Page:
JELENA JANKOVIC: I don't know. I don't think so. I'm not sure. We don't really play doubles. Especially with injuries I've been having, I'm barely playing singles. So I don't know if I could manage to play singles and doubles.

Q. If you're not that healthy in singles, two excellent players, a chance for a gold medal in doubles.
JELENA JANKOVIC: I don't know. We'll see when the time comes over there.

Q. The entries are in now.
JELENA JANKOVIC: I don't think we are playing then. I'm not sure, I guess.

Q. You're a Wimbledon champion.
JELENA JANKOVIC: I have no idea how to play doubles. I won mixed doubles in Wimbledon but, you know, I don't think I'm a good doubles player.

Q. Did you feel any of the fatigue that you felt today in either of your first two matches?
JELENA JANKOVIC: You know, I feel it during, you know, the play. I get tired and I take a little bit more time. But against the players that I've been playing, you know, maybe I would play a longer point and I would be very tired and not ready for the next one. But my opponents would either make a mistake and kind of, you know, give me some room to come back and to - how you say - regroup again and come back into the next point.
And this girl always, you know, every point, she doesn't give you any unforced errors. Every point she's out there, hitting every ball, on and on and on and on. So it's hard.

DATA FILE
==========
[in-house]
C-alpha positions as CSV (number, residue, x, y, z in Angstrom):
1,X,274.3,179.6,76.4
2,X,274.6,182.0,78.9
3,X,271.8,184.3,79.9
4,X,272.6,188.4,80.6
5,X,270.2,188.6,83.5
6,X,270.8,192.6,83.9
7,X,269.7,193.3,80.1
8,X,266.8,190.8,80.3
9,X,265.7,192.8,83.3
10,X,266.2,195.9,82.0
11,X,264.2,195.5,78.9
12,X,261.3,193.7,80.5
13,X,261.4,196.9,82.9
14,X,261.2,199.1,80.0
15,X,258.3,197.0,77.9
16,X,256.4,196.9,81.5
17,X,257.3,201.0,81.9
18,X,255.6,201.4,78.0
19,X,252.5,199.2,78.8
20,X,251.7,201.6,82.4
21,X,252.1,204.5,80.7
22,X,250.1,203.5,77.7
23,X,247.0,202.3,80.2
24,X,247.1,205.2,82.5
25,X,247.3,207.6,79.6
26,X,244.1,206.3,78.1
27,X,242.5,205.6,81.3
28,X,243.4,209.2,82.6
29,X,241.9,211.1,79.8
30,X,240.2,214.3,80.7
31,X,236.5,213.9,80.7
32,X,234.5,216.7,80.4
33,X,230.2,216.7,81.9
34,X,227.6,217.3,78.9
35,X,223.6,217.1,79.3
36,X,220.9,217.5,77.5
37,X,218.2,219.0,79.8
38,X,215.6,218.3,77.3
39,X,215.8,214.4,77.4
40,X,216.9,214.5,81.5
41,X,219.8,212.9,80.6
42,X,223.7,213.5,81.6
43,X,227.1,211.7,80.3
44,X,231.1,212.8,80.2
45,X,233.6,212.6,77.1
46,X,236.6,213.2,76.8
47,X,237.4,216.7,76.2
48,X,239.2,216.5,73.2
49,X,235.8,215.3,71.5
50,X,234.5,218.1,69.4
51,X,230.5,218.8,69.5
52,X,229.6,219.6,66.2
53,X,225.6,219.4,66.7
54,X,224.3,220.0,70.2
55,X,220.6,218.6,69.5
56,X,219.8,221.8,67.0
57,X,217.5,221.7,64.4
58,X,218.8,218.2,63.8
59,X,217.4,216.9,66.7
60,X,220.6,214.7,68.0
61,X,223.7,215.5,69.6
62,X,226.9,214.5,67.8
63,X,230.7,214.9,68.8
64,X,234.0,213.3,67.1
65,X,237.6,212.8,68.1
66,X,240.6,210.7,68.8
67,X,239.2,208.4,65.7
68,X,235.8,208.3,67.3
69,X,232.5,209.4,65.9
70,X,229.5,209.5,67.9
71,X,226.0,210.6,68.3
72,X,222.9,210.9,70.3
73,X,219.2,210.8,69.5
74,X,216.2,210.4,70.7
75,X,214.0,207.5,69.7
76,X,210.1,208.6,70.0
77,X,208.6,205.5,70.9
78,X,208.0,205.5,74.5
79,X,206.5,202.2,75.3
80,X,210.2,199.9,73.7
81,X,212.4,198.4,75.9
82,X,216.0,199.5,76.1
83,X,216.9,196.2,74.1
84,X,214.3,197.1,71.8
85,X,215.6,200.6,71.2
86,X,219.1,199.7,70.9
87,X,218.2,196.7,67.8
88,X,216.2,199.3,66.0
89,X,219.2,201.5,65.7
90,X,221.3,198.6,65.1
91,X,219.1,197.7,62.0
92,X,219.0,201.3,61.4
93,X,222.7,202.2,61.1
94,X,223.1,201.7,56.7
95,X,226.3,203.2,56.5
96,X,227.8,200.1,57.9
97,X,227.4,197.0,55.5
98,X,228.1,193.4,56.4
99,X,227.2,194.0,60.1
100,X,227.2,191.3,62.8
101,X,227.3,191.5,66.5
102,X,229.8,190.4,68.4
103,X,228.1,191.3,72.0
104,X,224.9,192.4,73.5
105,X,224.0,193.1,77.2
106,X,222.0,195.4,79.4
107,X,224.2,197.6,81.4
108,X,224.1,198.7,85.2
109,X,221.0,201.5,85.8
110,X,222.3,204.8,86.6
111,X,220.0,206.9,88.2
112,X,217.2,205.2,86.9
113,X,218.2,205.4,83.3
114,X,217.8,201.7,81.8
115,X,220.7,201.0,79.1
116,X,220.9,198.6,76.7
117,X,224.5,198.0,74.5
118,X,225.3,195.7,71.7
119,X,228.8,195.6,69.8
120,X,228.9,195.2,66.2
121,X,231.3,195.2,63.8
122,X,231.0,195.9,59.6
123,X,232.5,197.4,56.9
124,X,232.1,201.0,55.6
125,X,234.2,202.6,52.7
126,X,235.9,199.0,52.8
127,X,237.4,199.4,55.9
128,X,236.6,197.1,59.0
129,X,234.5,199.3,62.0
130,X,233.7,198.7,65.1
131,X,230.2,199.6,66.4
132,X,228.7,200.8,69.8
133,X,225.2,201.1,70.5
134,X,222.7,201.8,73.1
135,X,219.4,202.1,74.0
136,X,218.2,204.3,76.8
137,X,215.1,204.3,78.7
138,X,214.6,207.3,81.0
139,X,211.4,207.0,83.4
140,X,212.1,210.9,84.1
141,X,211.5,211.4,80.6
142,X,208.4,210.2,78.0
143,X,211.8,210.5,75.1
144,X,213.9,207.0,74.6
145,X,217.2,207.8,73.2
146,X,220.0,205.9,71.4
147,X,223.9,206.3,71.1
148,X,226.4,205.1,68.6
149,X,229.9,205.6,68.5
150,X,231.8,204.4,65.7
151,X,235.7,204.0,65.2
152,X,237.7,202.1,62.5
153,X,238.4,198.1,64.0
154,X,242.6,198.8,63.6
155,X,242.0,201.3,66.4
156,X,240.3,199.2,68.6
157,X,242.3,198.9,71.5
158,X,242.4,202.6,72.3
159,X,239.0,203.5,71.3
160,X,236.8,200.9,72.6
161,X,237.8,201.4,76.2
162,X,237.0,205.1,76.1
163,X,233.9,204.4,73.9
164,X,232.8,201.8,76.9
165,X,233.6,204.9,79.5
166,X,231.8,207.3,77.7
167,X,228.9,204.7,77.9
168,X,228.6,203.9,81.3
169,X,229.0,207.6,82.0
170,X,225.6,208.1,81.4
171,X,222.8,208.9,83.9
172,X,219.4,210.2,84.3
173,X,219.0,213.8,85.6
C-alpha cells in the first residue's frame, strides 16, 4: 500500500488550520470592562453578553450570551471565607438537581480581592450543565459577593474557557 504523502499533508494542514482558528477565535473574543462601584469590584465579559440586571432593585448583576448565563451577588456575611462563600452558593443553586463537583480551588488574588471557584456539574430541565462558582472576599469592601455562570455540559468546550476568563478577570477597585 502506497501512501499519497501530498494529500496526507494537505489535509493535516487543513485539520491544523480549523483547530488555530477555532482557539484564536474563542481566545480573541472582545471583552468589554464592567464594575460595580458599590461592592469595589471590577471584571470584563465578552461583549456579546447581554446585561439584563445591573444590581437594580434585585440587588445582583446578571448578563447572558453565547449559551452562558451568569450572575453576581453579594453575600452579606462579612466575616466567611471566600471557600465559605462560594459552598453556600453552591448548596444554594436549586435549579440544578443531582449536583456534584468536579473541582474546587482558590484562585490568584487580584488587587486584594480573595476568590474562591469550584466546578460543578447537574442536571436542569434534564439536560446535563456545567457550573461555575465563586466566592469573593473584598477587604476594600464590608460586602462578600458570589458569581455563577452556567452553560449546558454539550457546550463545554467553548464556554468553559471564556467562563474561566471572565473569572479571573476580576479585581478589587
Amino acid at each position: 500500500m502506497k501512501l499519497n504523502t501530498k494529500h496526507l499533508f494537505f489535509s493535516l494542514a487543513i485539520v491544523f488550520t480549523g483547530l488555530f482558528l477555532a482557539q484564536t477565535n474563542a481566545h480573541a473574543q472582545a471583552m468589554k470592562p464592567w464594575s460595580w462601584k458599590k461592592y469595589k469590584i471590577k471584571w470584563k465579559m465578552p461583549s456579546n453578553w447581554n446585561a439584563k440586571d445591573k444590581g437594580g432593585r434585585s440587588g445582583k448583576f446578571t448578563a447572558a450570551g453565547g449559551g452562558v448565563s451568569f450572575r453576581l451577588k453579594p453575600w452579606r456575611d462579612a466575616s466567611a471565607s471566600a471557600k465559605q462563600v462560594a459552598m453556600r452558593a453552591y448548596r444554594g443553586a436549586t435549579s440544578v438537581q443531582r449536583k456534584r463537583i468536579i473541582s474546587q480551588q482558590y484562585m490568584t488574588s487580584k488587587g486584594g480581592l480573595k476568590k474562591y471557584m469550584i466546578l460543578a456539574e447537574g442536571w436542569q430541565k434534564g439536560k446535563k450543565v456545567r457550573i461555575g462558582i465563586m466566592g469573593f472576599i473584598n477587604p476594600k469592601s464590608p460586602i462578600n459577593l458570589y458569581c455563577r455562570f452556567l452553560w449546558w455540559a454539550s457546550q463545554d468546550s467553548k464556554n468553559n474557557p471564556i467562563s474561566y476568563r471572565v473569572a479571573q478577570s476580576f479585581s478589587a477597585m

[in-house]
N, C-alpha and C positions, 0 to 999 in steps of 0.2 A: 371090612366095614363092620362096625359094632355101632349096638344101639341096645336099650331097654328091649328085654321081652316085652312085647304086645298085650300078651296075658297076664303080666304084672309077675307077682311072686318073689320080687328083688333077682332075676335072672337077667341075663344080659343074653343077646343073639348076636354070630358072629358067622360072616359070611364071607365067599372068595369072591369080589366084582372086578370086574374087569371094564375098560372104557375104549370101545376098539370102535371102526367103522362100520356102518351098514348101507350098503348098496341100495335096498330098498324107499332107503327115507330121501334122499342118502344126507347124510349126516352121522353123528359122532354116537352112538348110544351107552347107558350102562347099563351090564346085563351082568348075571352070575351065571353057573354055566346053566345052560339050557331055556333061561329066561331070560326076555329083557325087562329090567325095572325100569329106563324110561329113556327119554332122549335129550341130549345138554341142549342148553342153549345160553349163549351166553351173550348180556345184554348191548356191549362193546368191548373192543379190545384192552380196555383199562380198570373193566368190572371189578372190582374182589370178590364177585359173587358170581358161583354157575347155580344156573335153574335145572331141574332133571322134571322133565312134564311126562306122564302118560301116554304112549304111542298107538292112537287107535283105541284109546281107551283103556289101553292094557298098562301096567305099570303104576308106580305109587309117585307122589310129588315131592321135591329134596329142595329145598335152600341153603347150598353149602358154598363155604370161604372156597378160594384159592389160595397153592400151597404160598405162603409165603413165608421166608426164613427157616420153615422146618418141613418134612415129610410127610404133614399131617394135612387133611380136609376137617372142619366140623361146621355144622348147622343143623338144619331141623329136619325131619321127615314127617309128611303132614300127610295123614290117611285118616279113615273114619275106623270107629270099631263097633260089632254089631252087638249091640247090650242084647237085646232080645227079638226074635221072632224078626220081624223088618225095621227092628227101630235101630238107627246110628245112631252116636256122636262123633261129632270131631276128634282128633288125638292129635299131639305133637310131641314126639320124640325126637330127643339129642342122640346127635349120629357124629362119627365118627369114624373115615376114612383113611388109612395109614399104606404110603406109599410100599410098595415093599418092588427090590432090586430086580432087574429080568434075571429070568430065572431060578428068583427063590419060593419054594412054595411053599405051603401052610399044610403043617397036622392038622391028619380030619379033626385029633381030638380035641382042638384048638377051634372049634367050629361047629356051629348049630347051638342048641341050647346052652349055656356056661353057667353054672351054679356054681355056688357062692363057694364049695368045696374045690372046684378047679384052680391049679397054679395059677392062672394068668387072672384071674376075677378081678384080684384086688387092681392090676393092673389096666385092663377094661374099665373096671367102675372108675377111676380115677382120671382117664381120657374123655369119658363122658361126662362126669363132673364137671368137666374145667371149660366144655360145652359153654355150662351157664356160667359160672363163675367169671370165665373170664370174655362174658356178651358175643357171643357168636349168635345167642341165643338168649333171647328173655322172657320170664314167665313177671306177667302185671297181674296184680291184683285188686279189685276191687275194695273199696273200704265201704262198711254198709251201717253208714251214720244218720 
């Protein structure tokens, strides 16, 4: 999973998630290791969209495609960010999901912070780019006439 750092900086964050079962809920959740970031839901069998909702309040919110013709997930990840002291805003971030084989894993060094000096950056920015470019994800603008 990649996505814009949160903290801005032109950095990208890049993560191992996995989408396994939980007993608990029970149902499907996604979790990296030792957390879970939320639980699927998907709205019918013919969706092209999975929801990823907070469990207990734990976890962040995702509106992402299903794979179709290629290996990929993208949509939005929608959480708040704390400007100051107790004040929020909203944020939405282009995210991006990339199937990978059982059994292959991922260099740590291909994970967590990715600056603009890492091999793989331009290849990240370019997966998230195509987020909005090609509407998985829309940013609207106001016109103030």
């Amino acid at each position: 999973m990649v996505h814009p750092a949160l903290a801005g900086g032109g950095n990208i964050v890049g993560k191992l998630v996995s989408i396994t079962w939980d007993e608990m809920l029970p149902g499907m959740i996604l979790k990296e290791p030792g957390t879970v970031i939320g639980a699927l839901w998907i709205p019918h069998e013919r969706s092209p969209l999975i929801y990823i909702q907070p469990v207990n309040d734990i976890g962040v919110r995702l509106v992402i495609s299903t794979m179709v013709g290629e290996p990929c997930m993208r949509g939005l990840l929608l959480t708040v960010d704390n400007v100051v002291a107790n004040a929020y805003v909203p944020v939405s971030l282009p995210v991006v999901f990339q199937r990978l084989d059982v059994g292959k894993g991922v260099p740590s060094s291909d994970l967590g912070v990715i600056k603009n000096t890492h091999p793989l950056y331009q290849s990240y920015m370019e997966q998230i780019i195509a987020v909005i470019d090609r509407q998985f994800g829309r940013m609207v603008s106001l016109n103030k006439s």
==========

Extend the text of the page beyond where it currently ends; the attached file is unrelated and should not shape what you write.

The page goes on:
Q. People in Montréal were pretty enthusiastic with Wozniak and Dubois. Since Cibulkova is a hit taking out a lot of top players, you said you were having a tough time playing against Canadians in front of this crowd. Today the crowd was a little bit on her side. How did you feel?
JELENA JANKOVIC: I don't know. I didn't, you know -- you know, I wasn't concentrate and focused on how the crowd was. I was just trying to play tennis. But I was not feeling so good, so I had so many things on my mind that, you know, the last thing was to think about the crowd, who was on which side or what they are doing. When I play, I don't think about that. I just try my best.

Q. Do you think it could have been a source of motivation if the people would have been behind you?
JELENA JANKOVIC: No, I don't know. Maybe sometimes. But usually, to be honest, everywhere we play, there's so many Serbian people that come out and support us almost everywhere around the world. Here I haven't seen many Serbians, which is unusual. I don't know.

Q. Do you speak French?
JELENA JANKOVIC: A little bit. I don't want to speak French. I don't want to do anything. I am not in the mood now (laughter).

Q. How big are the Olympics for you?
JELENA JANKOVIC: Olympics, it's a very special event. We get opportunity to play Olympics every four years. Just to be surrounded by the best athletes in the world, being in the village with them, experiencing the whole event is special.
So I hope, you know, I really look forward to giving my best there and hopefully being a little bit better form than I was here. We will see. I don't know. Anything can happen.

Q. What do you prefer, an Olympic medal or win in the US Open?
JELENA JANKOVIC: Actually, to be honest, a win in the US Open. I don't know why. I want to win a Grand Slam. It's just, you know, individual. But if I could choose, I would choose both. Very humble, huh (smiling)?